Salvador Cabanas Remains 'Critical But Stable' – But What Actually Happened?

It's been a chaotic 24-hours following the tragic incident on Monday, let Goal.com separate fact from fiction...
Paraguayan international Salvador Cabanas remains in critical condition following an incident in which the 29-year-old was shot in the head in Mexico City on Monday around 5.30am local time.

There has been much confusion and many conflicting reports since the incident. What we do know is that Cabanas received a gunshot wound to the head during an exchange with a man in the bathroom of a popular drinking establishment in Mexico City called ‘Bar Bar’.

Cabanas had been drinking in the popular nightspot with his brother-in-law and wife. The incident occurred as they were leaving the establishment and Cabanas’ wife found him bleeding on the bathroom following the attack.

Mexico City Attorney General, Miguel Angel Mancera, has alleged the culprit is a man called Jose J. Balderas Garza aka ‘JJ’ or ‘El Modelo’ (The Model), described as a ‘businessman’ who frequented the bar.

CCTV footage shows Garza walking into the bathroom with his bodyguard moments before Cabanas was shot. The same footage also showed staff at the bar allegedly assisting the assailants escape, with Mancera exclaiming, “They did nothing to stop them.”

“Joseph J. Balderas Garza is a person who appeared to be a businessman, he was a frequent visitor [to the bar],” he continued.

Mancera went on to suggest that the incident may have stemmed from an argument over a Cuban woman that had accompanied Garza to the bar. The woman in question has already spoken with the police.

“She tells us that she established a dialogue, a closeness, not with Salvador Cabanas, but his brother [in-law],” he said.

Cabanas was taken straight to hospital following the incident and was conscious when he went into emergency surgery, telling his agent Jose Maria Gonzalez to “tell my parents I am fine.”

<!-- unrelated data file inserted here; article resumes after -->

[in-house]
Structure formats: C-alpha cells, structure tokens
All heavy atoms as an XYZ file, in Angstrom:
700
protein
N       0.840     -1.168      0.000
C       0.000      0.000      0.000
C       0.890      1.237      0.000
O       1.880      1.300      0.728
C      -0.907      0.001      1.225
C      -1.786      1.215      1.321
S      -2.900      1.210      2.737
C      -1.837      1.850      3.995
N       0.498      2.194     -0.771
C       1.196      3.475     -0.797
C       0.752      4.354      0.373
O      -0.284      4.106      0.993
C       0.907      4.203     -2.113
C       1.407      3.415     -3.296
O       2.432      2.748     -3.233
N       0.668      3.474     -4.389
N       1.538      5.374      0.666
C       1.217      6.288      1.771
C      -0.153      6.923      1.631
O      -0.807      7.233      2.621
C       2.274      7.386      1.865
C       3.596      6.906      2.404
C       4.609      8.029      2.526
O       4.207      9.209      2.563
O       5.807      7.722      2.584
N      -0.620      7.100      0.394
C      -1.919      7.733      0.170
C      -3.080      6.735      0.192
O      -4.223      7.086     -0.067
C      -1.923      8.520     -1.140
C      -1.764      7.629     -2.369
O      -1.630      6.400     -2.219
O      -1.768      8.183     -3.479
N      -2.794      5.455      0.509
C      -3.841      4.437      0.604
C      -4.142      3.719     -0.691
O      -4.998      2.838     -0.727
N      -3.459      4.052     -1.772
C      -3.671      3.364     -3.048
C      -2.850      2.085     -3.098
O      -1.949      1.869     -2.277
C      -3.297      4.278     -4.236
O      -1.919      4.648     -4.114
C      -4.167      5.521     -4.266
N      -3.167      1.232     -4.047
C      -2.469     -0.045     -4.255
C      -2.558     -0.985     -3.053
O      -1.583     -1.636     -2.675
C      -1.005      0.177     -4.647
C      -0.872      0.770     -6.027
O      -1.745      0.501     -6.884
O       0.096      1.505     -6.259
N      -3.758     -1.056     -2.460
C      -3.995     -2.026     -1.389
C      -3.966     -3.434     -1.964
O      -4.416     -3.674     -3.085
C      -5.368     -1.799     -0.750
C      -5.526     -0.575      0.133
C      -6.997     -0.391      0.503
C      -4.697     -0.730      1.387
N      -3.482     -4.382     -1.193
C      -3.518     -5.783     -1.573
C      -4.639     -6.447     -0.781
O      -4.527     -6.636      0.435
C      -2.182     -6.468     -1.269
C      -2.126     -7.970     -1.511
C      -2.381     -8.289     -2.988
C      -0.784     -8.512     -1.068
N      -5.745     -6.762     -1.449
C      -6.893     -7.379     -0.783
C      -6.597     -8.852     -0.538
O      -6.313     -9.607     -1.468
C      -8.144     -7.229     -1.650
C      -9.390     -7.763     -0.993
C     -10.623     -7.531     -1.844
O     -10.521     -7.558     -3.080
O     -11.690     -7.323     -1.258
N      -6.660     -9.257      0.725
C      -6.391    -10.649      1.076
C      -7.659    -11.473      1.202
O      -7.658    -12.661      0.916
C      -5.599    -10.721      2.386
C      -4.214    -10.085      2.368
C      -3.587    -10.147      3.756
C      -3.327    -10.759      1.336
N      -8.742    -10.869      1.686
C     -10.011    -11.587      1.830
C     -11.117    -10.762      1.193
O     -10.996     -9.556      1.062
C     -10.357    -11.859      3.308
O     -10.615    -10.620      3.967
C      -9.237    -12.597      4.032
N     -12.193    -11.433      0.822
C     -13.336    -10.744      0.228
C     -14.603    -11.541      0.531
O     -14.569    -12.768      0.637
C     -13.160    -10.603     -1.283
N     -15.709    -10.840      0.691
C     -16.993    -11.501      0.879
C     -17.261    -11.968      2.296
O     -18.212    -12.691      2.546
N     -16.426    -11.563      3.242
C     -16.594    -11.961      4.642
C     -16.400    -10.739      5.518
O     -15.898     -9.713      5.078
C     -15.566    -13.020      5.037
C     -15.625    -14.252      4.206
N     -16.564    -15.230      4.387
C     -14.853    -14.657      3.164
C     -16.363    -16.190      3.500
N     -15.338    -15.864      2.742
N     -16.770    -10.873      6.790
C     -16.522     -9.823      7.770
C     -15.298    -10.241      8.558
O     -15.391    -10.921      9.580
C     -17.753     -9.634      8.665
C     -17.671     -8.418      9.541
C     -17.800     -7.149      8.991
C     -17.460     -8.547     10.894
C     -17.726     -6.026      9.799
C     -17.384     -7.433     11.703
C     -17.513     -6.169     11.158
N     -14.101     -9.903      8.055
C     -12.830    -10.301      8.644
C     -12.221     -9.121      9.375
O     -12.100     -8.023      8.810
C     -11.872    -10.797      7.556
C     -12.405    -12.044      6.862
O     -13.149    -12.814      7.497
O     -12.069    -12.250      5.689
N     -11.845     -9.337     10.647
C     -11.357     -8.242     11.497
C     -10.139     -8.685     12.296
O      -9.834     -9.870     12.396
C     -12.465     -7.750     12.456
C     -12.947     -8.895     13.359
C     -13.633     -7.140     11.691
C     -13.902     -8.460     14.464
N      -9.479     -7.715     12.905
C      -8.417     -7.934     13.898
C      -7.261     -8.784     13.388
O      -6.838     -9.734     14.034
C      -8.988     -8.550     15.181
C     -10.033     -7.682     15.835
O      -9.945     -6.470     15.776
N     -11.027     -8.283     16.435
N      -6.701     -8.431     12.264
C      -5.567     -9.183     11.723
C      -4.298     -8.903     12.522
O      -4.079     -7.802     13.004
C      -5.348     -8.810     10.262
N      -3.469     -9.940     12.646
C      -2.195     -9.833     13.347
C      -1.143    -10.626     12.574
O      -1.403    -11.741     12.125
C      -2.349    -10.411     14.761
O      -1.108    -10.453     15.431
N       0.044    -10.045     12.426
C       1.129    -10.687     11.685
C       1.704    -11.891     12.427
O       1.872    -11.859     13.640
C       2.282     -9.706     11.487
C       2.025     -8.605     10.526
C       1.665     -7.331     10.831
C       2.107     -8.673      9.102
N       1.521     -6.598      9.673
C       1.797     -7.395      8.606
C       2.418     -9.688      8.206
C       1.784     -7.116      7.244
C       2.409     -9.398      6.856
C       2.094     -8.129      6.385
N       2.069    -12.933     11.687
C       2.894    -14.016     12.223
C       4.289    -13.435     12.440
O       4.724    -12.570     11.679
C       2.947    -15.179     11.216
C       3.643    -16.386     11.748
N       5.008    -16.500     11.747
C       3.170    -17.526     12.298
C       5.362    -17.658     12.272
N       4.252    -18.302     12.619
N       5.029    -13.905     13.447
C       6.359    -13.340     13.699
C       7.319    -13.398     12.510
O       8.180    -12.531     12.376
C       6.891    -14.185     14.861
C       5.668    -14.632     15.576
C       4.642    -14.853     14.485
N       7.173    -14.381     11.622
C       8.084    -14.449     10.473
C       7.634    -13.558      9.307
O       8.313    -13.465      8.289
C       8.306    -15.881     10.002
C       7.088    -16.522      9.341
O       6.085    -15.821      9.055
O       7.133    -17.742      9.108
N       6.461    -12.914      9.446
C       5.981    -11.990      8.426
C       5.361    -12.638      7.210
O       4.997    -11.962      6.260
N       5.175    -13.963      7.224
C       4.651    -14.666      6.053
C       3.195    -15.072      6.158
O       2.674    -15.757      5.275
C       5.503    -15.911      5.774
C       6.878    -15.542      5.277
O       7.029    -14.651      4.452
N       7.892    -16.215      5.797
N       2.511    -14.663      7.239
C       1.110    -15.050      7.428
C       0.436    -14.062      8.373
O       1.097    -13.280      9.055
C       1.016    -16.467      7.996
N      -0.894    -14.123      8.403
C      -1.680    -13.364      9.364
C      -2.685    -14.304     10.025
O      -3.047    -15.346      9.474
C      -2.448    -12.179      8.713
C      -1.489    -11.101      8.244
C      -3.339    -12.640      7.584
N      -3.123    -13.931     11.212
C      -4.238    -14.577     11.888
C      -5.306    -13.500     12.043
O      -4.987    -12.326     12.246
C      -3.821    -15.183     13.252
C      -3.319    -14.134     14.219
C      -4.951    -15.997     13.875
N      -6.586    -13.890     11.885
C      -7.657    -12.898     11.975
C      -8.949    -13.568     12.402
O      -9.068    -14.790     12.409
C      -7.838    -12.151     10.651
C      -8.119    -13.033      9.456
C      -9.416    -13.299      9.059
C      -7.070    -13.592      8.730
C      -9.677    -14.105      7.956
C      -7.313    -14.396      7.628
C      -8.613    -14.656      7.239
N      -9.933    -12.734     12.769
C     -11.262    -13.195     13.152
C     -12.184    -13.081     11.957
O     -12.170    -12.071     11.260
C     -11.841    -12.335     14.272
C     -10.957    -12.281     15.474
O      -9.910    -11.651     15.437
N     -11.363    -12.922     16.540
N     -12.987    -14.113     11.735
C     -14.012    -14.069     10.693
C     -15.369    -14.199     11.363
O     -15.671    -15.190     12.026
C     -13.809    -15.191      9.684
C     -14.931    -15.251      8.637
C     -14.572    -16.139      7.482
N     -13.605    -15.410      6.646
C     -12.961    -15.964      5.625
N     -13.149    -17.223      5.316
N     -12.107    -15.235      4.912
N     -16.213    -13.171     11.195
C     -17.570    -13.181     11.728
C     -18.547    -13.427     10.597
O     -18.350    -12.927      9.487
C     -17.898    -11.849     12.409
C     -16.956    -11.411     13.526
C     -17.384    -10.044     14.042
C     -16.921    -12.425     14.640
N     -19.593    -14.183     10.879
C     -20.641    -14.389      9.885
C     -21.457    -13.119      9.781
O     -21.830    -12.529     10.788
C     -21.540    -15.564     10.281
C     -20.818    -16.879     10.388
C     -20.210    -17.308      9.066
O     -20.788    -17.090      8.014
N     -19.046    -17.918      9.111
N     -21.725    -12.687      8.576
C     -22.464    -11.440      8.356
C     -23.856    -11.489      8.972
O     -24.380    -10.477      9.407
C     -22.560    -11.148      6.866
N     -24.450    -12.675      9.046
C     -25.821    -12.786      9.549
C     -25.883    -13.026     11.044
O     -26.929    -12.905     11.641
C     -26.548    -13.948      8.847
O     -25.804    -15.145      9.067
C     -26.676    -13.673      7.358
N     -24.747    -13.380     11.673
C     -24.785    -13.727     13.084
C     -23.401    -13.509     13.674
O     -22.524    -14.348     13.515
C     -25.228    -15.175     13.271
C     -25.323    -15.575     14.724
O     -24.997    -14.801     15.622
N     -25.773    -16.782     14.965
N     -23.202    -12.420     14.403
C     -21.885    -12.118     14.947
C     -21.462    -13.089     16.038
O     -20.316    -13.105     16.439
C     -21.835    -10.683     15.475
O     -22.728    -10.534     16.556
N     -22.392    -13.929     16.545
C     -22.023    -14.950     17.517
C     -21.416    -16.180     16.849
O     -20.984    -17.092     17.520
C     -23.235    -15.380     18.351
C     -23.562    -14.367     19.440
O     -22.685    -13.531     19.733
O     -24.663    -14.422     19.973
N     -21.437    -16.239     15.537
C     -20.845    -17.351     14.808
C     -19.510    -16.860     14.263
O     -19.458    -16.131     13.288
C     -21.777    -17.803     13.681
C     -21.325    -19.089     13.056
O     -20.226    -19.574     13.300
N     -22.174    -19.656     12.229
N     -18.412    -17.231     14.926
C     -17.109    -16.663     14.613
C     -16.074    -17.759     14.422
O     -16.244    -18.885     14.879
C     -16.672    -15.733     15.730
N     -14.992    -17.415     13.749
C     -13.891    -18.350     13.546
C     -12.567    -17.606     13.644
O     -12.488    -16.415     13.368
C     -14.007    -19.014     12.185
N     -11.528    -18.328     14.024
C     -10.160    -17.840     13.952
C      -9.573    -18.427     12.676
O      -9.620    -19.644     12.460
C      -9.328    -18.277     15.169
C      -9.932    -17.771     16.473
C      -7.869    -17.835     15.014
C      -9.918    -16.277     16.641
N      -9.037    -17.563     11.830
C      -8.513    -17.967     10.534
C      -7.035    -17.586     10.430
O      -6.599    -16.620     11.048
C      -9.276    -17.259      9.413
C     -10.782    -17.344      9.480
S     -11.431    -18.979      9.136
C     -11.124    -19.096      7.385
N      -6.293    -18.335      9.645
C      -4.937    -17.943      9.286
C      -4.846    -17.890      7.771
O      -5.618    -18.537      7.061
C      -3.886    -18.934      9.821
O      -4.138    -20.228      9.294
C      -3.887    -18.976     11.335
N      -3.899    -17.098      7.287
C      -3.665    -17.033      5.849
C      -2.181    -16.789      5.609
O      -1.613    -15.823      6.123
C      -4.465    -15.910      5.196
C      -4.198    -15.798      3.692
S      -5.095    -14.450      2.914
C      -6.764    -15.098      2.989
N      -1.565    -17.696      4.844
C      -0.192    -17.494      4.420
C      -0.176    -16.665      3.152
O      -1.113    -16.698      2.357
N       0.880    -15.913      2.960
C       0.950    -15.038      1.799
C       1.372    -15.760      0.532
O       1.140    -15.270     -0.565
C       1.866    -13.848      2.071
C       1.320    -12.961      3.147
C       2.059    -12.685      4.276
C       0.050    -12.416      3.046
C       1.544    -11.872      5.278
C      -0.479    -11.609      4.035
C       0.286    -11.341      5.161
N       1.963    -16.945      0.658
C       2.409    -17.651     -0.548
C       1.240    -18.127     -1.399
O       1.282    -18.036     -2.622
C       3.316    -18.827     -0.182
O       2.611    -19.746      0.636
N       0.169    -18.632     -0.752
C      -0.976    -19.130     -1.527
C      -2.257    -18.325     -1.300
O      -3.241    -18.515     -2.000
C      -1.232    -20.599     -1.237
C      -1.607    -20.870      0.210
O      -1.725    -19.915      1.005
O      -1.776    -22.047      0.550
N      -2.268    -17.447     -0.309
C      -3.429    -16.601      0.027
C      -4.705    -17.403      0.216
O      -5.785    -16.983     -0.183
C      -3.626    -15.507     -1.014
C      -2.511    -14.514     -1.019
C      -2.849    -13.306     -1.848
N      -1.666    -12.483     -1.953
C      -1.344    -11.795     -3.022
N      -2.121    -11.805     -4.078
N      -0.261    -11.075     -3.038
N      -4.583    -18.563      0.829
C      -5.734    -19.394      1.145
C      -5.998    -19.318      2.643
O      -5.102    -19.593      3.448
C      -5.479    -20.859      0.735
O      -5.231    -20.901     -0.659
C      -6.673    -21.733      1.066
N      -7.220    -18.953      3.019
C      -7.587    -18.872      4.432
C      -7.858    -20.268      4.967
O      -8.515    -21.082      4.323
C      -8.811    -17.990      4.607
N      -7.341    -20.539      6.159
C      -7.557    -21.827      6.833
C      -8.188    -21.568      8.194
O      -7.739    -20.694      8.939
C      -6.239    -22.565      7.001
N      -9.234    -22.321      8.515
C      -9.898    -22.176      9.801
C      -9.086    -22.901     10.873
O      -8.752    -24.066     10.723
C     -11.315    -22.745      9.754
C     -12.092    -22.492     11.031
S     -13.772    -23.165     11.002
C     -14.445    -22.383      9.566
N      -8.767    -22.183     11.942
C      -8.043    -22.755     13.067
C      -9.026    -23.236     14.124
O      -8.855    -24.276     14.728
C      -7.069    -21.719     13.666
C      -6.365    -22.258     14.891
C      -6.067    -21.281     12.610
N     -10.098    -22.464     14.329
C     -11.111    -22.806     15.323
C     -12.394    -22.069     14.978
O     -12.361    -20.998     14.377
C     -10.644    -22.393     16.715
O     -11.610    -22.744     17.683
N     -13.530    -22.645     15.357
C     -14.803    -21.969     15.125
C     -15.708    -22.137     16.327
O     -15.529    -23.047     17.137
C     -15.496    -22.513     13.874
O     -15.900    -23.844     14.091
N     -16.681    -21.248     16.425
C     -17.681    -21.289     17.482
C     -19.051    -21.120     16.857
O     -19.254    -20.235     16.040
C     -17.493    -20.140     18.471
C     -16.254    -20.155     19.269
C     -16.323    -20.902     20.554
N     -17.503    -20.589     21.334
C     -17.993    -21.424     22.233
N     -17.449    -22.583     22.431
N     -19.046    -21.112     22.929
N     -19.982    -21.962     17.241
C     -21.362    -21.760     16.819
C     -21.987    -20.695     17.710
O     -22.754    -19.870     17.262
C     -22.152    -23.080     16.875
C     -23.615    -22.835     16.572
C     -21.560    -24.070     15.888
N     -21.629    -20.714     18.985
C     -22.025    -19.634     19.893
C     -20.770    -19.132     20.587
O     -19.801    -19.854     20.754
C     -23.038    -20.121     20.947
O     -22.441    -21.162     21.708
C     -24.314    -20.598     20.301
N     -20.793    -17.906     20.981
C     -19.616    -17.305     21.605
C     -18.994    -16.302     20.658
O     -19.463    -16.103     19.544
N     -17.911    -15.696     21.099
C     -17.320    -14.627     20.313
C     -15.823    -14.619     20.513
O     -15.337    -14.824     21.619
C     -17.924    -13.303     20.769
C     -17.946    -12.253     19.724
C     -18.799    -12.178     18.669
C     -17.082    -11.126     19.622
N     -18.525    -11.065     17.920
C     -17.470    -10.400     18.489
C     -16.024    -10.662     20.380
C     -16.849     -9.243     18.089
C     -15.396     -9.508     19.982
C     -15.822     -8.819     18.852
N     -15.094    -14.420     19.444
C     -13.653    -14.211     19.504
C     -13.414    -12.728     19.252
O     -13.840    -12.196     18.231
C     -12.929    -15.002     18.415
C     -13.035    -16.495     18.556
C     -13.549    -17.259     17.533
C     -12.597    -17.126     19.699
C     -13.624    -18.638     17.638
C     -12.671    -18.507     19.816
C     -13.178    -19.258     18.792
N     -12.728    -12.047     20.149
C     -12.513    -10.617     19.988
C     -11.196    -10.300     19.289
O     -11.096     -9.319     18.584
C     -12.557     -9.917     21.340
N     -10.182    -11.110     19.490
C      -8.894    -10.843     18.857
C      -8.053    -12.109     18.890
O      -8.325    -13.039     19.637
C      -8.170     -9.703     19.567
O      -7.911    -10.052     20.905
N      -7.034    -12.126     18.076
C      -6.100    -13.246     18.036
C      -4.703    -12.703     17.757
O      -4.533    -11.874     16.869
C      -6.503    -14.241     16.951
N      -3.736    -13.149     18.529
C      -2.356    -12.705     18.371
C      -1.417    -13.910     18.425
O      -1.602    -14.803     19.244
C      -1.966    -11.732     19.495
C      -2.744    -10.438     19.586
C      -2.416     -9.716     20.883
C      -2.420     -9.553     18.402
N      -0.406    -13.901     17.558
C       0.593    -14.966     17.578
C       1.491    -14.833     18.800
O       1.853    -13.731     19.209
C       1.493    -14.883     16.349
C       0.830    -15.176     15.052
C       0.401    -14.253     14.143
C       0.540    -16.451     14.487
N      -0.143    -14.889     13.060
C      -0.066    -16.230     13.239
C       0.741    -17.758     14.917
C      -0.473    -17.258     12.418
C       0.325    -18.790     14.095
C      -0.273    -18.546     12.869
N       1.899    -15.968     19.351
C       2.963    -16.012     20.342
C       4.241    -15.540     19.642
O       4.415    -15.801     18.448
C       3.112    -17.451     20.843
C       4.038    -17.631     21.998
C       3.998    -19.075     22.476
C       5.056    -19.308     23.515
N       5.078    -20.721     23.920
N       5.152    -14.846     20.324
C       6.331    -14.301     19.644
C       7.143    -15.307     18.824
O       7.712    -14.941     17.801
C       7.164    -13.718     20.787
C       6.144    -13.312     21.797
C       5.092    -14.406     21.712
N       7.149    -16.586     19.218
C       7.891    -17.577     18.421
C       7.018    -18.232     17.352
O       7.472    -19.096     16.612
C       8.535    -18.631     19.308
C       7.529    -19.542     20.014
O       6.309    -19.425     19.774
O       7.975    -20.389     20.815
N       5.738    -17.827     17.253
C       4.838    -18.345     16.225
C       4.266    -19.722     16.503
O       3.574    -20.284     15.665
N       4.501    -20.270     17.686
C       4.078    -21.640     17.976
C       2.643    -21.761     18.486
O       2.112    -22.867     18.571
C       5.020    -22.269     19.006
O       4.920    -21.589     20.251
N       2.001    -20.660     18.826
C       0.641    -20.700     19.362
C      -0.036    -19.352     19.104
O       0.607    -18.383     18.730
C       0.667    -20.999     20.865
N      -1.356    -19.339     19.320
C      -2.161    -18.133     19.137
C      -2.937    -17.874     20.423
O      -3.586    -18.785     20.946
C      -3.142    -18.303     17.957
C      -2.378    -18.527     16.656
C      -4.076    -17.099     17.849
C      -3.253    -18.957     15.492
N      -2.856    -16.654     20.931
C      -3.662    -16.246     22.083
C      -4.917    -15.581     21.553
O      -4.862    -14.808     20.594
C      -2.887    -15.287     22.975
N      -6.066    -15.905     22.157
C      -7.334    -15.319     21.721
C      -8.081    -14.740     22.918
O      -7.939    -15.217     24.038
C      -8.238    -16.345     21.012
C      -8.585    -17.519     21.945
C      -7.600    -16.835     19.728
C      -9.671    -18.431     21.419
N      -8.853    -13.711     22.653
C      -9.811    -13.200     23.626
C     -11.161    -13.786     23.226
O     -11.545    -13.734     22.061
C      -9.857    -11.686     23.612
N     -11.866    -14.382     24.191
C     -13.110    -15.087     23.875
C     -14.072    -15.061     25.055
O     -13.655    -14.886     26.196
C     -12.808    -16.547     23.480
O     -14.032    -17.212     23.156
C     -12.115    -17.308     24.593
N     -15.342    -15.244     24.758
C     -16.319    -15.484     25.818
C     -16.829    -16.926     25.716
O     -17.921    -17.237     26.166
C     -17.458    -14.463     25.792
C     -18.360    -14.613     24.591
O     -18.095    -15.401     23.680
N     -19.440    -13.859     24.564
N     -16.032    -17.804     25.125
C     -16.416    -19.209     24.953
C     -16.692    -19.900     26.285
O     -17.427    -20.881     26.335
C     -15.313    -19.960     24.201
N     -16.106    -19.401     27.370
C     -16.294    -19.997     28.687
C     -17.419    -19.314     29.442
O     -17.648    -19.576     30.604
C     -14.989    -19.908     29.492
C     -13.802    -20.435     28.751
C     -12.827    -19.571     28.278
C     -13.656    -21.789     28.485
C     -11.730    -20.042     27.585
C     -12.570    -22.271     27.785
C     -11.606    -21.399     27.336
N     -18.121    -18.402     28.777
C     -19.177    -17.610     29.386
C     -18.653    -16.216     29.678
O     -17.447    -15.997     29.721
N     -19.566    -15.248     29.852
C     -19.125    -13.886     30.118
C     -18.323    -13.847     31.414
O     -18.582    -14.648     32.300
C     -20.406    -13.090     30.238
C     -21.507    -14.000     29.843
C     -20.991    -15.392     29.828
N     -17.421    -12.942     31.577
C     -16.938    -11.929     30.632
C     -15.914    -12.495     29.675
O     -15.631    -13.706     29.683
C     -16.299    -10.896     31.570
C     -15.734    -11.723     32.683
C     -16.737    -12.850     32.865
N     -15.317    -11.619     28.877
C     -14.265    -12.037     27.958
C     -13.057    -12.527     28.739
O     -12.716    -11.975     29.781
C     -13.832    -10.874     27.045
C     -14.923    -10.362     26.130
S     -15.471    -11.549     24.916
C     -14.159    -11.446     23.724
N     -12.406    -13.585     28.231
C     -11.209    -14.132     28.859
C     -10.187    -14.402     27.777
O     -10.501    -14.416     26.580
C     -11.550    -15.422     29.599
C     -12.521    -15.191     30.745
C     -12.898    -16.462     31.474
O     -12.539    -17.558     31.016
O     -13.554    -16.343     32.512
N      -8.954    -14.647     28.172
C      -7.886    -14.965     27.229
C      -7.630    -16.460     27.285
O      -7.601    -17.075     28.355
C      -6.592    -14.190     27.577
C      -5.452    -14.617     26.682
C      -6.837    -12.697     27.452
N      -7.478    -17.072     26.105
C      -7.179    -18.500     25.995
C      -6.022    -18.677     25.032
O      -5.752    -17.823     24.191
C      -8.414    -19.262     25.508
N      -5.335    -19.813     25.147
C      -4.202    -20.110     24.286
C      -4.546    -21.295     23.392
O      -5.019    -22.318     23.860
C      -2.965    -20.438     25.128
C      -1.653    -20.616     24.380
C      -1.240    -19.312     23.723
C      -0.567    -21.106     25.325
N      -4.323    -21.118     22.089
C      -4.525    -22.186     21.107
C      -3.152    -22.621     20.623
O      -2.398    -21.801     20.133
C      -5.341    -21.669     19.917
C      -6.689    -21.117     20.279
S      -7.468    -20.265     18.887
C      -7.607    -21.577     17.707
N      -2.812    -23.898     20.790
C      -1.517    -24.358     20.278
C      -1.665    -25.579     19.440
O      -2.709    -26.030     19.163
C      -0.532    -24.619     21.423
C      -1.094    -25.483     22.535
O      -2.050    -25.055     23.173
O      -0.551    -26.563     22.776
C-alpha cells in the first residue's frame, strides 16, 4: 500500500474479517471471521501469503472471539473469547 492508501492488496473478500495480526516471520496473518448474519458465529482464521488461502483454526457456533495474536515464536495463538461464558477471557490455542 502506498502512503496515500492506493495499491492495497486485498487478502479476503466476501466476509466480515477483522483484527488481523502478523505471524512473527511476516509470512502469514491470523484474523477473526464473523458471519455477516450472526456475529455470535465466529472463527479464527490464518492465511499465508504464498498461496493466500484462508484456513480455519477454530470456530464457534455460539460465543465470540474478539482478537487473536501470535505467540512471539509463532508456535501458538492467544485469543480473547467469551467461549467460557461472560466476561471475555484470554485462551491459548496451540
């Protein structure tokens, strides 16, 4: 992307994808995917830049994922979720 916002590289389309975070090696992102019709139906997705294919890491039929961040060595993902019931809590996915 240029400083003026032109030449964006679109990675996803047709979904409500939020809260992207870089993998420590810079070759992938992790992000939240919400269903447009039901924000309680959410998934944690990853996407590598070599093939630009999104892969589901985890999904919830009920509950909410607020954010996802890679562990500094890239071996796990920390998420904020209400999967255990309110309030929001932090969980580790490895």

Cabanas underwent a seven hour surgery at Los Angeles Pedregal at around 6pm, however doctors were unable to retrieve the bullet that was lodged in his skull.

"We operated on his cranium and stopped the bleeding and the clotting and the brain is in a stable condition,” said surgeon Dr. Francisco Martinez at a press conference.

Dr. Alfonso Diaz, head of medical services at Cabanas’ club America, told the press that the striker’s future was in god's hands.

“You have faith, nothing else in a delicate situation, you have to wait and as days go by expectations are higher," he said.

Apparent X-rays of Cabanas with the bullet lodged in his head have been published by many media outlets over the last 24-hours, however, the photo has been confirmed to be of a child who took an arrow between the eyes in 2008 in China, and not of the Paraguay international.

There has been a barrage of public outcry from all over the globe since the incident, with two prominent figures in Mexico offering their condemnation of the attack.

Mexico's president Felipe Calderon has publicly condemned the shooting, insisting of his government’s “willingness to contribute to investigating the case” and Jorge Vergara, owner of Chivas, Club America’s fierce rivals, offered his side’s support with a banner on the the team's website saying “Chava are with you, come back soon."

Cabanas’ parents landed in Mexico City today to be with their son during his recovery and spoke briefly to reporters.

“For us, it doesn’t matter whether he will play again or not. The most important thing is to survive. He is strong and I’m sure he can,” said his father.

There has been some good news today, with reports that Cabanas has responded to stimulus and is currently showing regular brain activity. His condition has not worsened in the 24-hours following the shooting.

“We have to wait a little longer, he is still sedated. His brain activity is still within the usual categories,” confirmed surgeon Dr. Martinez.

Cabanas remains in “critical but stable” condition tonight as doctors continue to closely monitor his brain activity and hope that further complications do not arise from the bullet that remains in his skull.